[Python-ideas] Repurpose `assert' into a general-purpose check

Steven D'Aprano steve at pearwood.info
Thu Jan 18 23:51:23 EST 2018

On Thu, Jan 18, 2018 at 08:00:01PM -0800, Guido van Rossum wrote:
> On Thu, Jan 18, 2018 at 7:51 PM, Nikolas Vanderhoof <
> nikolasrvanderhoof at gmail.com> wrote:
> > I sometimes wish that Python included a richer set of assertions rather
> >> than just a single `assert` keyword. Something like Eiffel's concept of
> >> pre-conditions, post-conditions and invariants, where each can be
> >> enabled or disabled independently.
> >
> >
> > Has something like this been proposed for Python before?
> > This seems to align more with the intended use of assert that's been
> > pointed out in this thread.
> > In what case though would one want to disable some but not all of these
> > pre, post, or invariant assertions?
> >
> Oh, many times, starting in the late '90s IIRC (Paul Dubois was a big fan).
> The problems are twofold: (a) it would require a lot of new keywords or
> ugly syntax; and (b) there would have to be a way to enable each form
> separately *per module or package*. Eiffel solves that (AFAIC) through
> separate compilation -- e.g. a stable version of a library might disable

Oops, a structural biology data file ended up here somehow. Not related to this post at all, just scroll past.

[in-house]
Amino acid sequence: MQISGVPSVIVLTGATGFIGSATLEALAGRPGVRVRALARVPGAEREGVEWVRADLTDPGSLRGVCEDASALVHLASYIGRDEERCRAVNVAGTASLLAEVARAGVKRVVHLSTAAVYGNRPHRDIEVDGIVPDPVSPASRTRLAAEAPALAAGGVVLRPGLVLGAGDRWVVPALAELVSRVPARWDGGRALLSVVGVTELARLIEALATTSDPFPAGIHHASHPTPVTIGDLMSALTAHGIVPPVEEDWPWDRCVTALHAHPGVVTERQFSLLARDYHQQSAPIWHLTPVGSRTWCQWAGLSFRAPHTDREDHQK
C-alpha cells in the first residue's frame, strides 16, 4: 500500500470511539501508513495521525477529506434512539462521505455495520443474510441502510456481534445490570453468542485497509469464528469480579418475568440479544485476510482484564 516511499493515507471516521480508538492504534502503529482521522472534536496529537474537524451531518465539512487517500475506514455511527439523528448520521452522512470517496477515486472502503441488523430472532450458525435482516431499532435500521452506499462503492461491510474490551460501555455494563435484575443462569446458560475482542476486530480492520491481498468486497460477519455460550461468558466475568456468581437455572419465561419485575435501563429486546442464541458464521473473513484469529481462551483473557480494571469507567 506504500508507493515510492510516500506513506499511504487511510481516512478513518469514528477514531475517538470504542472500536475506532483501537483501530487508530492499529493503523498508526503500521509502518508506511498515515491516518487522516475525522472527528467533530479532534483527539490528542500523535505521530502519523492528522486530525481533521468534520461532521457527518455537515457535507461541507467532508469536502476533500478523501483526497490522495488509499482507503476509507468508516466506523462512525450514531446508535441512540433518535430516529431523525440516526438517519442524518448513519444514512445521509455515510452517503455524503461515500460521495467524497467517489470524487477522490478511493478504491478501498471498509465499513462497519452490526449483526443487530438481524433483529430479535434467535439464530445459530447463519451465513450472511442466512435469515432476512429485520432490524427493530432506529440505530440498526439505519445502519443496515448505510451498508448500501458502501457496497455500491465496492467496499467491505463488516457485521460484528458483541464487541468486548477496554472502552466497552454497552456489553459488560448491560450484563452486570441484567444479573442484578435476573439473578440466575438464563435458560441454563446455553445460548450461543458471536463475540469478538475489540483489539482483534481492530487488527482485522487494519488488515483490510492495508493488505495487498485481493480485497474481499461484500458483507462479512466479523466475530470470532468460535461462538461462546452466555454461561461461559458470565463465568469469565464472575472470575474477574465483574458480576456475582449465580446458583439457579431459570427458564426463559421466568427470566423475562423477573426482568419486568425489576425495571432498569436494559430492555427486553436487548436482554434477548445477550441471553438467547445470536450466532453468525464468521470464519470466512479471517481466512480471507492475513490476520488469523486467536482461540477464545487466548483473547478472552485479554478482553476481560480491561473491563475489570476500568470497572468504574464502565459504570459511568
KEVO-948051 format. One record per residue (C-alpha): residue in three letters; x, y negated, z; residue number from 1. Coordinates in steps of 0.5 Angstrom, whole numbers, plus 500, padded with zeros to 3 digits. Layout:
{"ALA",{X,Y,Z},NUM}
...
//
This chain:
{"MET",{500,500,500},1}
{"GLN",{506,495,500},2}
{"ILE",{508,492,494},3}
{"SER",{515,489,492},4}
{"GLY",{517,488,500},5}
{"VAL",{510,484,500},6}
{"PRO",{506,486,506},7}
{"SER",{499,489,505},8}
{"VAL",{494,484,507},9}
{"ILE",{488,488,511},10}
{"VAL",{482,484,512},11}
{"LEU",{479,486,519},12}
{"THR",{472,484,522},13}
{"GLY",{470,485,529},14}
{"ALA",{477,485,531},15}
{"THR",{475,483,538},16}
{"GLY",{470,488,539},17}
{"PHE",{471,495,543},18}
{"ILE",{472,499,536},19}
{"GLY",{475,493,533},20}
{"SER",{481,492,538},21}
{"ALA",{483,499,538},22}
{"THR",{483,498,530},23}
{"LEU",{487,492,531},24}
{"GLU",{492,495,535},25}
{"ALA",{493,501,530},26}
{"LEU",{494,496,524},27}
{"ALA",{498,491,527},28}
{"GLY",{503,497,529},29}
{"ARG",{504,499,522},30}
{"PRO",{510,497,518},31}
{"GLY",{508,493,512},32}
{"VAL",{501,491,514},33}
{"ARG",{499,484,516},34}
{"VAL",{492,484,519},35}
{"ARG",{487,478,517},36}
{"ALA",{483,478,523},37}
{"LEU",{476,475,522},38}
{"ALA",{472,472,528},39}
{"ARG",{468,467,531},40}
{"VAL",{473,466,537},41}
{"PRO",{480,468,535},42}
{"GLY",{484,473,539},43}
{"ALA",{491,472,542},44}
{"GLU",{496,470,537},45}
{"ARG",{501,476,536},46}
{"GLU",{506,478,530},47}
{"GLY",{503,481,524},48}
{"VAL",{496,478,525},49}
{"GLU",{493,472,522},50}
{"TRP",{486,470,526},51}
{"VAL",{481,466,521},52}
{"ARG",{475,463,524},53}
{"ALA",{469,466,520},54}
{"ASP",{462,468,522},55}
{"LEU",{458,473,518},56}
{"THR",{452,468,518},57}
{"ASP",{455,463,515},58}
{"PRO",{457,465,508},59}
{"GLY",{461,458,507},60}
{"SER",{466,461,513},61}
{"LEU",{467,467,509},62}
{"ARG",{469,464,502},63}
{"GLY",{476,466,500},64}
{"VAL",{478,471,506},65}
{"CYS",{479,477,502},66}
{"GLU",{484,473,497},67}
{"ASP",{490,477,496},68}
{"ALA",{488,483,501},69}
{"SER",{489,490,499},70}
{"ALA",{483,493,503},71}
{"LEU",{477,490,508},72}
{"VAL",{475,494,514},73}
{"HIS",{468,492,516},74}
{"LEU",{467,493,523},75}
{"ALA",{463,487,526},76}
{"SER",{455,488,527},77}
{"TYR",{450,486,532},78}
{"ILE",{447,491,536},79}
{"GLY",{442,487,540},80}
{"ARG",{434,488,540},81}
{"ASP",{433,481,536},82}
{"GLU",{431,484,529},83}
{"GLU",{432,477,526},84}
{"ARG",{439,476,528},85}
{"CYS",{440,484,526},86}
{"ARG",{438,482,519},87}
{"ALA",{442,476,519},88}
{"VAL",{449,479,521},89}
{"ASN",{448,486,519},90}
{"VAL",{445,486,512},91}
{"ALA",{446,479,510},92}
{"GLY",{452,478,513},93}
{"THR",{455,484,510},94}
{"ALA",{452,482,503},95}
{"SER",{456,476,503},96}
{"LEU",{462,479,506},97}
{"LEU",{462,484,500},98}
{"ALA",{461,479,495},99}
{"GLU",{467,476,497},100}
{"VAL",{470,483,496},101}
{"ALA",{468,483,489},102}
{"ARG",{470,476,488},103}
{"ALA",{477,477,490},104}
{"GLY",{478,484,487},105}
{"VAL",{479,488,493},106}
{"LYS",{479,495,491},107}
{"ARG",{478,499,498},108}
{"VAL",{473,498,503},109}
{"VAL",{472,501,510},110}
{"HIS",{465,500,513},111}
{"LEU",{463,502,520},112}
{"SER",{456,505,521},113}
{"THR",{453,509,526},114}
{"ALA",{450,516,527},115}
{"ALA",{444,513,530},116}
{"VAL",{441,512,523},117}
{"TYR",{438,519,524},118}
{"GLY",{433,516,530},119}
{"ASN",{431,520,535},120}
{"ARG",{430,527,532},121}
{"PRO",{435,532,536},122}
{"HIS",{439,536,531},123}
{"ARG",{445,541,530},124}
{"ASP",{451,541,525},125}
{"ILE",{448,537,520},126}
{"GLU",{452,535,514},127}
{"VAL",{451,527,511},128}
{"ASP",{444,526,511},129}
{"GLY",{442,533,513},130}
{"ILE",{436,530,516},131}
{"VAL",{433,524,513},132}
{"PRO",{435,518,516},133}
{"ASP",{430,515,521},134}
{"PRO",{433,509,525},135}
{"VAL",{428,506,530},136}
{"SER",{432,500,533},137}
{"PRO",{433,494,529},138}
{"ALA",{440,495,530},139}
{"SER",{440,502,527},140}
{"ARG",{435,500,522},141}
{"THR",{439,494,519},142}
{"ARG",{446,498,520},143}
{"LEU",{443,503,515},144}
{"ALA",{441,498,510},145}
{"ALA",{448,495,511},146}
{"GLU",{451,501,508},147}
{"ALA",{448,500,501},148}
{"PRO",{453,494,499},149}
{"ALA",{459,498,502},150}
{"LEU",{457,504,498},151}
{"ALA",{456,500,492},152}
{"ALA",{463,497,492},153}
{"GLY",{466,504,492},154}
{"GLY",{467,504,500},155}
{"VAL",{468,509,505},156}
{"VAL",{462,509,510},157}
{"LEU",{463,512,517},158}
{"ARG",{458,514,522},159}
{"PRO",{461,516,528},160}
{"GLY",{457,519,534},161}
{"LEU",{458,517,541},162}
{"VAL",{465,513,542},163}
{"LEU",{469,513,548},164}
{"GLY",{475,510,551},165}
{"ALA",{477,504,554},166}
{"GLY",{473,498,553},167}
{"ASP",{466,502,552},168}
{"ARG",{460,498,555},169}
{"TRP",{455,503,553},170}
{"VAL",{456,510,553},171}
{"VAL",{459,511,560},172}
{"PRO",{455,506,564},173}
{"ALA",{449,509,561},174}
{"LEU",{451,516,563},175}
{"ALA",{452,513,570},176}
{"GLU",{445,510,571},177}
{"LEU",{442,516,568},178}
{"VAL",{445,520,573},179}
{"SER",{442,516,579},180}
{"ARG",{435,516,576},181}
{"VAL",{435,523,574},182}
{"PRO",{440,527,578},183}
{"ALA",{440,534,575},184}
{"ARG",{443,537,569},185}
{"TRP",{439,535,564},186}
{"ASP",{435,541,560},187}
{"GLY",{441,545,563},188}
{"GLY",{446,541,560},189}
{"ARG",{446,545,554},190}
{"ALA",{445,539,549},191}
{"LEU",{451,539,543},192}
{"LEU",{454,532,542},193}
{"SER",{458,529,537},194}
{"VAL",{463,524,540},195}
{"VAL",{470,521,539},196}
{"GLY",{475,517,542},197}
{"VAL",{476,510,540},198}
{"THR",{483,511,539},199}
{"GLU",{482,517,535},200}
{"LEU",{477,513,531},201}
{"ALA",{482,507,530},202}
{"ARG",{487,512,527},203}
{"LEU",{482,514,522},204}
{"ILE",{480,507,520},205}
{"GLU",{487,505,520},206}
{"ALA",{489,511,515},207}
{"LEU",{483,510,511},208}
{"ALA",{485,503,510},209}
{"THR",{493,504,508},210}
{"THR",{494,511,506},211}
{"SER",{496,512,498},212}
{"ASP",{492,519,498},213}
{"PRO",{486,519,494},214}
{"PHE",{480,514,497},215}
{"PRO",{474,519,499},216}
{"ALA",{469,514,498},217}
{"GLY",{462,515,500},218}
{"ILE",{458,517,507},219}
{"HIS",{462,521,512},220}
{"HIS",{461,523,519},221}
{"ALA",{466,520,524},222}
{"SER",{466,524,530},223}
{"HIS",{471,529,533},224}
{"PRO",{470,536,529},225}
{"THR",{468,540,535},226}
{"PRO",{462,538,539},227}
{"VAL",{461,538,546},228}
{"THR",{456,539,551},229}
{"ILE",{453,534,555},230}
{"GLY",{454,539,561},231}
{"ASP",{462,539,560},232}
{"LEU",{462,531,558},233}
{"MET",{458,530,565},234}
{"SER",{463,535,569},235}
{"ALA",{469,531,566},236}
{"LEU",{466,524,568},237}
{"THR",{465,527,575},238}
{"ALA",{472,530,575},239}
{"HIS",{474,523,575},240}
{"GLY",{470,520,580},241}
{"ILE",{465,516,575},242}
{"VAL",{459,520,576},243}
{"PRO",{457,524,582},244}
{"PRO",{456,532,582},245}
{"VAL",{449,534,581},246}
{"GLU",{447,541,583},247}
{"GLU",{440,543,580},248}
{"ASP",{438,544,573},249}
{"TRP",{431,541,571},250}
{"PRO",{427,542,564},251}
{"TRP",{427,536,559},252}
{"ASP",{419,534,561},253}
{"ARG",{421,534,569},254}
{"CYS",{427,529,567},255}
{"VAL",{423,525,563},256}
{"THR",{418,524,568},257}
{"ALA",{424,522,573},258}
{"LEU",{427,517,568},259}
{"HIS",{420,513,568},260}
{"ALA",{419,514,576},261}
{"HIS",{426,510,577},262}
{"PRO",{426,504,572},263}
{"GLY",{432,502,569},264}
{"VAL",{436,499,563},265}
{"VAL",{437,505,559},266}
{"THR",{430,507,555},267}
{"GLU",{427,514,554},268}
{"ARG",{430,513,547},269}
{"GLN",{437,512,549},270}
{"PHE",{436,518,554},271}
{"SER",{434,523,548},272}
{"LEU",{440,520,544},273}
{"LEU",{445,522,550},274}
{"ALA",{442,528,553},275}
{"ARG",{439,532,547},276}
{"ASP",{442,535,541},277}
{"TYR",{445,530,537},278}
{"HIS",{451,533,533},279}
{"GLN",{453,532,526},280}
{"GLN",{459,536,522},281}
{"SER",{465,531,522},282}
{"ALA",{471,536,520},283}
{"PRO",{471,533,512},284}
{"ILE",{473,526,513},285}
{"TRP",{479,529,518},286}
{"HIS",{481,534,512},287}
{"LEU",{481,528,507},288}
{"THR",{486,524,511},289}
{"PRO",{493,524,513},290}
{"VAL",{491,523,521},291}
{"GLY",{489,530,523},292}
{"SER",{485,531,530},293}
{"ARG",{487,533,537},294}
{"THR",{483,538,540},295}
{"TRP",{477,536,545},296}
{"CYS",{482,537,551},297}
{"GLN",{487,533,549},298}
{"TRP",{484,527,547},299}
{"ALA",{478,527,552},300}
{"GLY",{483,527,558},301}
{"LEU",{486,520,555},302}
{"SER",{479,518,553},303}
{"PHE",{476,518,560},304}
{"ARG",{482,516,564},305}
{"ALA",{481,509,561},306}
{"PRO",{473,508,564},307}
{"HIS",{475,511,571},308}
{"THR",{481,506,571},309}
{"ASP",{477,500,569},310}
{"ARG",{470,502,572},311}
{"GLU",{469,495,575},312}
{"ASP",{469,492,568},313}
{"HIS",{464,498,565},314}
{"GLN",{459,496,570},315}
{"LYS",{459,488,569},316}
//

> invariants and post-conditions but keep pre-conditions, since those could
> be violated by less mature application code; or a mature application could
> disable all checks and link with optimized library binaries that also have
> disabled all checks. I'm sure other scenarios are also viable.
> But that solution isn't available in Python, where command line flags apply
> to *all* modules being imported.
> (Note: even if you have a solution for (b), getting past (a) isn't so easy.
> So don't get nerd-sniped by the solution for (b) alone.)

Indeed. I fear that Python's design will never be a good match for 
Eiffel's Design By Contract. Nevertheless I still have hope that there 
could be things we can learn from it. After all, DBC is as much a state 
of mind as it is syntax.

Here's a blast from the past:



This was my first introduction to the idea of software contracts!


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